After a winter mostly spent skiing i was more than eager to take up some good ol' Alpine Cruising.
Working as a Young Guide require to be 100 percent focused into the two main terms of this job :
Hunting and hustling for working and avoiding problems while working. A process that require most of my volatile attention. End of March ,town is no longer filled with black snow, days are longer girls less dressed and is nice to hang out on the terraces and enjoy Cham life...but Cham life is useless if staying in the terraces make you feel guilty for not being up there feeding rats. Stories of happy climbers enjoying anticyclones and alpine faces did not help feeling better even more if in the meantime you're studying to complete a winter guide ski course. Stuff could have been finished a few injuries ago. Now is April courses are over and i take over feeding my rat, who by now is the size of a Pitbull i fed him with painkillers and free drytooling up on my Aiguilles. The beasts from the East come and gone with my project in the bag i got to reinvent myself but Chamonix has plenty of potential mixed free climbing projects! No rush or race for these projects when the only other person around who is interested in collecting them is actually attached to your rope. Thanks god gas and autoroutes are expensive so the Slovenians are not here too often.
Conditions are quite dry but since early winter it seems that the Czech Route on Les Droites might be formed. I believe is not in a particularly good shape maybe is always to be found like that at some point of the winter but everybody me included seems more interested in the real Droites North Face, route 99 (ah the hype..) The Czech route is actually more interesting and technically more challenging than the north face. The ice crux is at the end of the lower third. A long exposed and at some point very steep snice bulge.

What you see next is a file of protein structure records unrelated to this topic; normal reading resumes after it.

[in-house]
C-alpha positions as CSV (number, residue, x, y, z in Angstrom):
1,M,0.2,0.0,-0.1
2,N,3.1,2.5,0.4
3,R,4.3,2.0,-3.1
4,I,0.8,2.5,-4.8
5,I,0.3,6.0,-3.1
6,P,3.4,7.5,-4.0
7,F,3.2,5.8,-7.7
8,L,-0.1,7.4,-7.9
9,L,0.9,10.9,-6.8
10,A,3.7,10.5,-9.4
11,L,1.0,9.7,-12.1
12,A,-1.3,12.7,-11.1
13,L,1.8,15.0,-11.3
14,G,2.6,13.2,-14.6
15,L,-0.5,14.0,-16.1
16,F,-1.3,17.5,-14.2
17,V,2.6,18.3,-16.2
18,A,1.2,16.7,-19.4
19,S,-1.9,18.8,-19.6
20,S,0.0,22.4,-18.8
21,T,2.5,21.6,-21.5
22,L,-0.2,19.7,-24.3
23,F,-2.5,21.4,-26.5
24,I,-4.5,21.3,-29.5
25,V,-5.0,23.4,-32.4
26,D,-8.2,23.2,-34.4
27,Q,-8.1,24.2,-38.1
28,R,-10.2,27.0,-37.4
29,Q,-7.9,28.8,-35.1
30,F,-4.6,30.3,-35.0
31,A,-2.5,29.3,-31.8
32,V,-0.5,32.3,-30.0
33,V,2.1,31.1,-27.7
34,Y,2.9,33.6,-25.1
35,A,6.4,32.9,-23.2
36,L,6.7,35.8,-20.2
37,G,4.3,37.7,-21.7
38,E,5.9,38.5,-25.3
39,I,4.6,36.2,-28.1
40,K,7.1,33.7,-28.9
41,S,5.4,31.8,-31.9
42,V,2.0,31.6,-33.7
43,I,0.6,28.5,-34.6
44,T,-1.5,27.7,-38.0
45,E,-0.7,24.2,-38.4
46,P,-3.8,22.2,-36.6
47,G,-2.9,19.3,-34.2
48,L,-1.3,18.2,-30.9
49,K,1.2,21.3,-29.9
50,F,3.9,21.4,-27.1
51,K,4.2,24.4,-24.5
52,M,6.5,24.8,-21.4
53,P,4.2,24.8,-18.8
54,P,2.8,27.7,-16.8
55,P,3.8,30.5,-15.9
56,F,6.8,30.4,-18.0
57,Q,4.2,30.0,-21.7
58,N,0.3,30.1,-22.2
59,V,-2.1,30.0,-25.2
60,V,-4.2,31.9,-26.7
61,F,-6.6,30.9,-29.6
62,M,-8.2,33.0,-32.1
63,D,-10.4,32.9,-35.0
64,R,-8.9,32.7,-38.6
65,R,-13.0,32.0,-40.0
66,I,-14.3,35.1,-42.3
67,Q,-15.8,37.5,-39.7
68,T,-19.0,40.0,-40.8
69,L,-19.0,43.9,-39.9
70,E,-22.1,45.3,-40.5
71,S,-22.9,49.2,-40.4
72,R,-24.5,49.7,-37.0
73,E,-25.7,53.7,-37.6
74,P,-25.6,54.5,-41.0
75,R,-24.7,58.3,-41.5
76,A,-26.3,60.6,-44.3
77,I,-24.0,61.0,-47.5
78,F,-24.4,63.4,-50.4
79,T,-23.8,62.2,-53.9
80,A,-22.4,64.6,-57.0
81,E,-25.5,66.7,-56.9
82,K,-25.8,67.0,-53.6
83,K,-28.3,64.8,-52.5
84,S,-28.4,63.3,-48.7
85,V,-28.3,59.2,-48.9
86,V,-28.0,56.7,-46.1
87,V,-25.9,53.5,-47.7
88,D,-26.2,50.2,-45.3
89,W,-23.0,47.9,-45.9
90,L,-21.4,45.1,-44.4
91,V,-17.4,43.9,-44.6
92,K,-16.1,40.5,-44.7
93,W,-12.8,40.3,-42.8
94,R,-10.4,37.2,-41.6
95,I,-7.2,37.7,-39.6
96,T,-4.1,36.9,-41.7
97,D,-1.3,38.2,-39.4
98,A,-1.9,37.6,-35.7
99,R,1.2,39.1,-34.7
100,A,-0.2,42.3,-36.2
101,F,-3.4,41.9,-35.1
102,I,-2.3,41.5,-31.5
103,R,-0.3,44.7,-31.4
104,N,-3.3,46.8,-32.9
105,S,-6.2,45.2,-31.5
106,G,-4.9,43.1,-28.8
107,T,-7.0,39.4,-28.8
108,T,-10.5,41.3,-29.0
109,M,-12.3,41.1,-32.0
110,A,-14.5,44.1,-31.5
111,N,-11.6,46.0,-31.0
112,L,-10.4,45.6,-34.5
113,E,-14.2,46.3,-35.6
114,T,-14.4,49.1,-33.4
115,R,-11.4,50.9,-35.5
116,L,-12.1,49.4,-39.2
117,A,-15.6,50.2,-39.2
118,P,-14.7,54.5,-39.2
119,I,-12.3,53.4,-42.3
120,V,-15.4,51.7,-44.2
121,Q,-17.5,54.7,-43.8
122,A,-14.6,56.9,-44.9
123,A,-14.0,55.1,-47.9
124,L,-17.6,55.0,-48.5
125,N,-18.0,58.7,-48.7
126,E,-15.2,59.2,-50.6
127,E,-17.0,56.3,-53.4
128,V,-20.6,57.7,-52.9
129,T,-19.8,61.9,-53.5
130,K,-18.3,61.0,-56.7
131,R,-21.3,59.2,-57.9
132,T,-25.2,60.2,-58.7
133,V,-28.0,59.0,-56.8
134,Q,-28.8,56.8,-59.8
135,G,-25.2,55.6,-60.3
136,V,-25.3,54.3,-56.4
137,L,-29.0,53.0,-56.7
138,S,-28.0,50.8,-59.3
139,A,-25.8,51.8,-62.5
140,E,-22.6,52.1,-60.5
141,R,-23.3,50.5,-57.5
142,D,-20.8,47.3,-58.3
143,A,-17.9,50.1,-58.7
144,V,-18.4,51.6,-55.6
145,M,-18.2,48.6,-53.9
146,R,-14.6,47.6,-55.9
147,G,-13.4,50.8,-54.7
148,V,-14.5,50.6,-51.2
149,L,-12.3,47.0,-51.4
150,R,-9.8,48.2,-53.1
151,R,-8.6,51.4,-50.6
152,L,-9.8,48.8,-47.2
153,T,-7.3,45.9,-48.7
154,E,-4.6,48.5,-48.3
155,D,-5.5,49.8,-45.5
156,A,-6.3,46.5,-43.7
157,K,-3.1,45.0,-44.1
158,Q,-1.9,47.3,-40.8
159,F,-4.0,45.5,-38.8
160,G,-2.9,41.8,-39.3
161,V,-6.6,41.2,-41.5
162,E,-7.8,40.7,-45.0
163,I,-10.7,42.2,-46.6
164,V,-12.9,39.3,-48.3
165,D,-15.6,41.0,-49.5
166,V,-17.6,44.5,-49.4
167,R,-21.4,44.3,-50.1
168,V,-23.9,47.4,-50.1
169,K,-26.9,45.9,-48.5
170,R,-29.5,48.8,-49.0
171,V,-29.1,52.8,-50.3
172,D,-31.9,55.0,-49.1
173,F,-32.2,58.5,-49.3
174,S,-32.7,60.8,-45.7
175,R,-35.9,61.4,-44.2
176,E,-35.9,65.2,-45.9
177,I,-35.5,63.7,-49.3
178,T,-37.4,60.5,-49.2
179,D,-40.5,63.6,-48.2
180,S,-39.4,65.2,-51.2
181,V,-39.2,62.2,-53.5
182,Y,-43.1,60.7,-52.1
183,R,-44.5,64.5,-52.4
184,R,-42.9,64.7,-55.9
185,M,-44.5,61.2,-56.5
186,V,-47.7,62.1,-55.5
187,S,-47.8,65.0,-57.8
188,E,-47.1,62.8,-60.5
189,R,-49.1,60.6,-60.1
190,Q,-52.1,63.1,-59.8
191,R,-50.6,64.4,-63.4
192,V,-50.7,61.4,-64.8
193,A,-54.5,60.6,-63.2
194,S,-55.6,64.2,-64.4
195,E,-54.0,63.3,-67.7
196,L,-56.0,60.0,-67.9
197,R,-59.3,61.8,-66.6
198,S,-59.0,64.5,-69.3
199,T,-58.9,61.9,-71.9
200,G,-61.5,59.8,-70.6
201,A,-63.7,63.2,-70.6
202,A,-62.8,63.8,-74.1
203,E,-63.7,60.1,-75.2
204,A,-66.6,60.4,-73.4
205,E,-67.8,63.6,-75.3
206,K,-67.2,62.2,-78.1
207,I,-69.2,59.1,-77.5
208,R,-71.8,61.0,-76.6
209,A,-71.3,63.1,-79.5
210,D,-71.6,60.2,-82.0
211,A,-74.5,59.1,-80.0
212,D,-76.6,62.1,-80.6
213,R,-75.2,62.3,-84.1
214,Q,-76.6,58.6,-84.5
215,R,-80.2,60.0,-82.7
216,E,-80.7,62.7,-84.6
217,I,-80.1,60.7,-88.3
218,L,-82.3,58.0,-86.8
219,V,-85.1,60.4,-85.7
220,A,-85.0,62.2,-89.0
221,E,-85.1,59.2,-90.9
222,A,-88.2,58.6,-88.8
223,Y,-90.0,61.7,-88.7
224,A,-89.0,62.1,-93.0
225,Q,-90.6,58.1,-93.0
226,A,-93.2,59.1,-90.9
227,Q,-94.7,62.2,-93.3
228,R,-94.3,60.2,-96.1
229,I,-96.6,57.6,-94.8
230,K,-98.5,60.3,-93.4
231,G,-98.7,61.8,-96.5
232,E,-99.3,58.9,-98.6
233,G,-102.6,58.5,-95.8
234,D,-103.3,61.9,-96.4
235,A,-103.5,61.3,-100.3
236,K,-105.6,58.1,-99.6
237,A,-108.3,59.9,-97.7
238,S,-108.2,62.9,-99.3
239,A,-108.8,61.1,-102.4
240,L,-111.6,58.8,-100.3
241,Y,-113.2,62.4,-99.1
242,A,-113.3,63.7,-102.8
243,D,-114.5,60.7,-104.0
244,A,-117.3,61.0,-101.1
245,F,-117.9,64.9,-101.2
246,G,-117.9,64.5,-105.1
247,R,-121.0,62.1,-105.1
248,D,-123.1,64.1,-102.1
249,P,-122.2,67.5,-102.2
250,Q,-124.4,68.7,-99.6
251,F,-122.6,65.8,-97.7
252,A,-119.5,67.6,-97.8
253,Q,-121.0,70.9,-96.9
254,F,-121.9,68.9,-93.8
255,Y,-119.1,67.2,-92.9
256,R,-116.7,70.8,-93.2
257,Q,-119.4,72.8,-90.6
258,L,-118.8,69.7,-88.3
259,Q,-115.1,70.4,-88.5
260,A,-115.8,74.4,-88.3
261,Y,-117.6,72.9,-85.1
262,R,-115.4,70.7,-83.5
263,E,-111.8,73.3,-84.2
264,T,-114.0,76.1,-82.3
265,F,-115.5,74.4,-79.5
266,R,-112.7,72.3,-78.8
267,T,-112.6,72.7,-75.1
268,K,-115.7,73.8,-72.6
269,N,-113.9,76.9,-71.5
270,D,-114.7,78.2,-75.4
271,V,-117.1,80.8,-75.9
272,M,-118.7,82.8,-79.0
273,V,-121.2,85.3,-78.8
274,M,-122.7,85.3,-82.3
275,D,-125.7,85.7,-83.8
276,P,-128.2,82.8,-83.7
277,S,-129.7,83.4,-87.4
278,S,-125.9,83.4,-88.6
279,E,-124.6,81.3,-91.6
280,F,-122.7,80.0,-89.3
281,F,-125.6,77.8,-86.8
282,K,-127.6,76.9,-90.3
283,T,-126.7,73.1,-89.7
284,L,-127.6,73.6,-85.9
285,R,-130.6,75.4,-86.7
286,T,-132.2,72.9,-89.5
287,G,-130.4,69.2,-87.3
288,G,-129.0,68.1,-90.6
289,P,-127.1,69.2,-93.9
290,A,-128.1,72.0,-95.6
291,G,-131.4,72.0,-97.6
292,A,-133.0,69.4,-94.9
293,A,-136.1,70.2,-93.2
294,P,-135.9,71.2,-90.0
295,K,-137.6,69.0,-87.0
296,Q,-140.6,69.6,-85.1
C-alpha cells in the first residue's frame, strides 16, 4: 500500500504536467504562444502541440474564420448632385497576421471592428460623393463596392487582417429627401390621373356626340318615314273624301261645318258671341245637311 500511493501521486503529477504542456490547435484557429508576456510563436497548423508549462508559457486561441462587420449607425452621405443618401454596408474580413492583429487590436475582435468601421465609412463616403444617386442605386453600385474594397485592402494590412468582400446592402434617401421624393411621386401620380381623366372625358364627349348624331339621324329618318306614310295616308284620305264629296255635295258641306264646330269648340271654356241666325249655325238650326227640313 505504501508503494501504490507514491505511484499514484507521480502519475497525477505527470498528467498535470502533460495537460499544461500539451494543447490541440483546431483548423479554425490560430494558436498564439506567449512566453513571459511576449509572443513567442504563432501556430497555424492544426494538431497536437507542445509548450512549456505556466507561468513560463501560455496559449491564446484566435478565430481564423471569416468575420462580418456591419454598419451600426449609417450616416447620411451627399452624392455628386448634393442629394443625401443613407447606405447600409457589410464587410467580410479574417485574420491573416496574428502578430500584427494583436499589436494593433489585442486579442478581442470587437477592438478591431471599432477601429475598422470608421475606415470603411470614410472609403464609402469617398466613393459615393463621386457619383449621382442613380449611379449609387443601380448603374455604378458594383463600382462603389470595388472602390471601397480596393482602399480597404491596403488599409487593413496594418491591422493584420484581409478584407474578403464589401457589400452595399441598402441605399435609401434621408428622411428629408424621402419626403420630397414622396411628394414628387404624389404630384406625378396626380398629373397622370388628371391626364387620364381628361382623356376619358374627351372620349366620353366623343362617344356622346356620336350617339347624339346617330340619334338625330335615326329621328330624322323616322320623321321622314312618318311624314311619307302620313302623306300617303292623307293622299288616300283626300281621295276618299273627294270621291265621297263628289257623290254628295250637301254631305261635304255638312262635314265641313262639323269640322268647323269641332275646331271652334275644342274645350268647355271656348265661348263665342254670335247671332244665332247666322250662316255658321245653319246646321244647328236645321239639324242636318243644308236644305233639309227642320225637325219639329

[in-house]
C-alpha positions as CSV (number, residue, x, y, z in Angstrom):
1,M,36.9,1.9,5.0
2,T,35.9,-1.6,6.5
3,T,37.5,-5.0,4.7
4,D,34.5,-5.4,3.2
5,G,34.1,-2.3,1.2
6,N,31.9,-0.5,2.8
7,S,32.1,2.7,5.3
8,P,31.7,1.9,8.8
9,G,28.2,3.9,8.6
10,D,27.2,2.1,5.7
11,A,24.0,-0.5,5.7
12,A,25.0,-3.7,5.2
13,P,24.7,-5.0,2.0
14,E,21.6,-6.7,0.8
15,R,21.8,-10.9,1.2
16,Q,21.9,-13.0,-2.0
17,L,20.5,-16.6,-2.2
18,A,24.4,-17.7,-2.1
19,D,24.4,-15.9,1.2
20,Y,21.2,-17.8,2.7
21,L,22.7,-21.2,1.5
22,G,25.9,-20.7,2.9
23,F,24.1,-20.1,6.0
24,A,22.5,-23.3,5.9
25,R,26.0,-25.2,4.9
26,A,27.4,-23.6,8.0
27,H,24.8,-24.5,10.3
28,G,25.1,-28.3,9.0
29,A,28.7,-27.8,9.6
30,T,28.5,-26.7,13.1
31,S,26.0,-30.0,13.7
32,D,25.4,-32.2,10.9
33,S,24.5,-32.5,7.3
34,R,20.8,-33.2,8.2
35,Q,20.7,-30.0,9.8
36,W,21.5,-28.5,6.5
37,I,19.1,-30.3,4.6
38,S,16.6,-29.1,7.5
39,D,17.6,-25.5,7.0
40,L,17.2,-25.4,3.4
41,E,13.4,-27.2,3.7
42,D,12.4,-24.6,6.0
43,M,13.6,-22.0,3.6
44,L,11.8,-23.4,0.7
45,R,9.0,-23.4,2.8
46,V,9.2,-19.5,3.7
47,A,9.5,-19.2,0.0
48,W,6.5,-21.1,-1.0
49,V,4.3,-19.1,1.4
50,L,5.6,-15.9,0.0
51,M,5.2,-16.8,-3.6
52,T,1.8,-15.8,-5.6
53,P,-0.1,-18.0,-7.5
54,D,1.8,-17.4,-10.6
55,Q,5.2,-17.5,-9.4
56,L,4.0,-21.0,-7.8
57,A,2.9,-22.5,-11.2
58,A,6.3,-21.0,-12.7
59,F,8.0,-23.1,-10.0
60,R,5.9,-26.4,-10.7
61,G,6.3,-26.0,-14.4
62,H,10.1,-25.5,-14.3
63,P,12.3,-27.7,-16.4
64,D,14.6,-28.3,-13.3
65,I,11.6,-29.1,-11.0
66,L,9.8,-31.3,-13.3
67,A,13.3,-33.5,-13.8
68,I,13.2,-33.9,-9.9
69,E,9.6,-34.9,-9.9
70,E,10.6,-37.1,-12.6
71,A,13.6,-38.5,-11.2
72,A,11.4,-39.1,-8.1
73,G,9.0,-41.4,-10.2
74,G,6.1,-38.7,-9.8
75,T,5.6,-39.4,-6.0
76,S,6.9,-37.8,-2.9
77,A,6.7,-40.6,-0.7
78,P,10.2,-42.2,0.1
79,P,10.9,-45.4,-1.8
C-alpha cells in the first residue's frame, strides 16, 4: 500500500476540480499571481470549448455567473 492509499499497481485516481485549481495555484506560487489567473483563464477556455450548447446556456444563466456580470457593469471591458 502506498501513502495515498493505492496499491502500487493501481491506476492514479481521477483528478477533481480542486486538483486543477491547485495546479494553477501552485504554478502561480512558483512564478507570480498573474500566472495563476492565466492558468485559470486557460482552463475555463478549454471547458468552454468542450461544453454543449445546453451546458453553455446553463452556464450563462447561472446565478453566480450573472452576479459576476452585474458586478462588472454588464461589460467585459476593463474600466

Jeff and me started late in the afternoon from the Grand Montets and set up a camp on the glacier some 45 minutes away from the base of the route. 1h30 AM i wake up (later i'll find out i didn't) and prepare some tea, i accidentally drop the Jetboil right into my sleeping bags but who care that's the only night we spending in the tent ,but, i was sitting on my two pair of gloves and now are completely soaked with tea. I try to recover at least one pair trying to burn them with the jetboil, fortunately we are not in AK but still we are going to climb a long north face difficult route. We started not really sure how long it will take before i'll froze my fingertips after twenty minutes i enjoyed the first of many hot aches,who in the end seemed to help drying the gloves. A 3am conclusion is "if you're dry you are getting wet, if you're wet you gonna get dry" at least on paper and on the Argentière basin. Jeff did a 200 mt pitch then a 150 mt pitch and we were at the base of the ice crux it was still dark but by the moment i was atop of it the sun was not far. The route being NE facing it take a fair amount of morning sun and it was welcome. We entered the upper bowl after some couloir and mixed climbing and we ended at the base of the steep and dry upper wall. Curiously the many belaystations we encontered went missing after the route actually got quite interesting. Jeff did a chimney and some loose corners, i did a last pitch who took us on the ridge of Tournier Spur from were the route was far from over. i climbed up on the funny steep crest of the spur then traversed into a beautiful gully. This gully was really cool with a little overhang on good ice. another couple of pitches of mixed and black ice and we were back in the crest of the Spur from them it looked like the terrain would ease but it wasn't the case it was low angle but covered with sugar snow a very annoying mix. We were adamant about descending the Lagarde downclimbing and doing rappels and it looked like we would have to do that by night if we tried to summit. A quick inventory of the gear we could use to undertake such a long descent by night showed the luck of a few essentials: knife ,V thread hook, pitons. I know is mainly my fault so let's descend into the Lagarde now so that at least we would use the remaining of the afternnoon avoiding further bullshit. The descent was in the end not that obvious and we were happy to avoid to do that in the dark. We got back to the tent at 18h45 and skied out before we had to use the headlamp.